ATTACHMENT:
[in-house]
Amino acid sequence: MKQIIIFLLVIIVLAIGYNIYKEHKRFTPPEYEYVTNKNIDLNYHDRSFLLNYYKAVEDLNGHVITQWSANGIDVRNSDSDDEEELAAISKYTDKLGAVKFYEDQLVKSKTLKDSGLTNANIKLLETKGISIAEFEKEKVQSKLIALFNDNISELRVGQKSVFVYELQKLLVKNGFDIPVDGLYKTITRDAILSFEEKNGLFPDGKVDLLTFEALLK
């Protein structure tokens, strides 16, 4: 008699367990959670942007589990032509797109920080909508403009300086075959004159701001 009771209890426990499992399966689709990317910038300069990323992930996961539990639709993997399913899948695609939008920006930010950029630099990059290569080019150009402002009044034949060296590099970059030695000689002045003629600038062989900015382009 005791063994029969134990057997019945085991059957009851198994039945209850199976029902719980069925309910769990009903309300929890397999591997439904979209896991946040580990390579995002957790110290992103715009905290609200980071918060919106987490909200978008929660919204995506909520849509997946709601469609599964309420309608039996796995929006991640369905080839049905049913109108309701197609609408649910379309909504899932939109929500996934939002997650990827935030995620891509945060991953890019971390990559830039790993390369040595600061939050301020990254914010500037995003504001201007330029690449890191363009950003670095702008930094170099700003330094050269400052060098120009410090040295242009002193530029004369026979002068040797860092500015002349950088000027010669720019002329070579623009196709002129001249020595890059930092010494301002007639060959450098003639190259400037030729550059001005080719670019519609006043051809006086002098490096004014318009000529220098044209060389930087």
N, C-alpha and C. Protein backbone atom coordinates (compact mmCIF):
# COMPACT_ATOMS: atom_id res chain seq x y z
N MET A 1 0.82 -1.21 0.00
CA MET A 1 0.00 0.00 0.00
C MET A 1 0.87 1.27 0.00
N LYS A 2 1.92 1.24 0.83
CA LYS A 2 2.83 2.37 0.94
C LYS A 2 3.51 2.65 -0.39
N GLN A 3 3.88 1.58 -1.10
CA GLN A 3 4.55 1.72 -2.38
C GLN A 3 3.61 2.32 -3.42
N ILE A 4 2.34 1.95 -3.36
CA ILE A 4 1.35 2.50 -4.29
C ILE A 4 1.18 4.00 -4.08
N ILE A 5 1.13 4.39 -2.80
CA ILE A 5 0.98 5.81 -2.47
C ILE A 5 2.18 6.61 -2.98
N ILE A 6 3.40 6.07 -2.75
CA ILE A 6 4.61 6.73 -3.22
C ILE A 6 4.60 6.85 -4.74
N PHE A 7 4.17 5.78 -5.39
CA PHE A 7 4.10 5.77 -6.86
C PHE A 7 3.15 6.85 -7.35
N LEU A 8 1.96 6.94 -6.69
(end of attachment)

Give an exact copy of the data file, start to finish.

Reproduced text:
[in-house]
Amino acid sequence: MKQIIIFLLVIIVLAIGYNIYKEHKRFTPPEYEYVTNKNIDLNYHDRSFLLNYYKAVEDLNGHVITQWSANGIDVRNSDSDDEEELAAISKYTDKLGAVKFYEDQLVKSKTLKDSGLTNANIKLLETKGISIAEFEKEKVQSKLIALFNDNISELRVGQKSVFVYELQKLLVKNGFDIPVDGLYKTITRDAILSFEEKNGLFPDGKVDLLTFEALLK
């Protein structure tokens, strides 16, 4: 008699367990959670942007589990032509797109920080909508403009300086075959004159701001 009771209890426990499992399966689709990317910038300069990323992930996961539990639709993997399913899948695609939008920006930010950029630099990059290569080019150009402002009044034949060296590099970059030695000689002045003629600038062989900015382009 005791063994029969134990057997019945085991059957009851198994039945209850199976029902719980069925309910769990009903309300929890397999591997439904979209896991946040580990390579995002957790110290992103715009905290609200980071918060919106987490909200978008929660919204995506909520849509997946709601469609599964309420309608039996796995929006991640369905080839049905049913109108309701197609609408649910379309909504899932939109929500996934939002997650990827935030995620891509945060991953890019971390990559830039790993390369040595600061939050301020990254914010500037995003504001201007330029690449890191363009950003670095702008930094170099700003330094050269400052060098120009410090040295242009002193530029004369026979002068040797860092500015002349950088000027010669720019002329070579623009196709002129001249020595890059930092010494301002007639060959450098003639190259400037030729550059001005080719670019519609006043051809006086002098490096004014318009000529220098044209060389930087």
N, C-alpha and C. Protein backbone atom coordinates (compact mmCIF):
# COMPACT_ATOMS: atom_id res chain seq x y z
N MET A 1 0.82 -1.21 0.00
CA MET A 1 0.00 0.00 0.00
C MET A 1 0.87 1.27 0.00
N LYS A 2 1.92 1.24 0.83
CA LYS A 2 2.83 2.37 0.94
C LYS A 2 3.51 2.65 -0.39
N GLN A 3 3.88 1.58 -1.10
CA GLN A 3 4.55 1.72 -2.38
C GLN A 3 3.61 2.32 -3.42
N ILE A 4 2.34 1.95 -3.36
CA ILE A 4 1.35 2.50 -4.29
C ILE A 4 1.18 4.00 -4.08
N ILE A 5 1.13 4.39 -2.80
CA ILE A 5 0.98 5.81 -2.47
C ILE A 5 2.18 6.61 -2.98
N ILE A 6 3.40 6.07 -2.75
CA ILE A 6 4.61 6.73 -3.22
C ILE A 6 4.60 6.85 -4.74
N PHE A 7 4.17 5.78 -5.39
CA PHE A 7 4.10 5.77 -6.86
C PHE A 7 3.15 6.85 -7.35
N LEU A 8 1.96 6.94 -6.69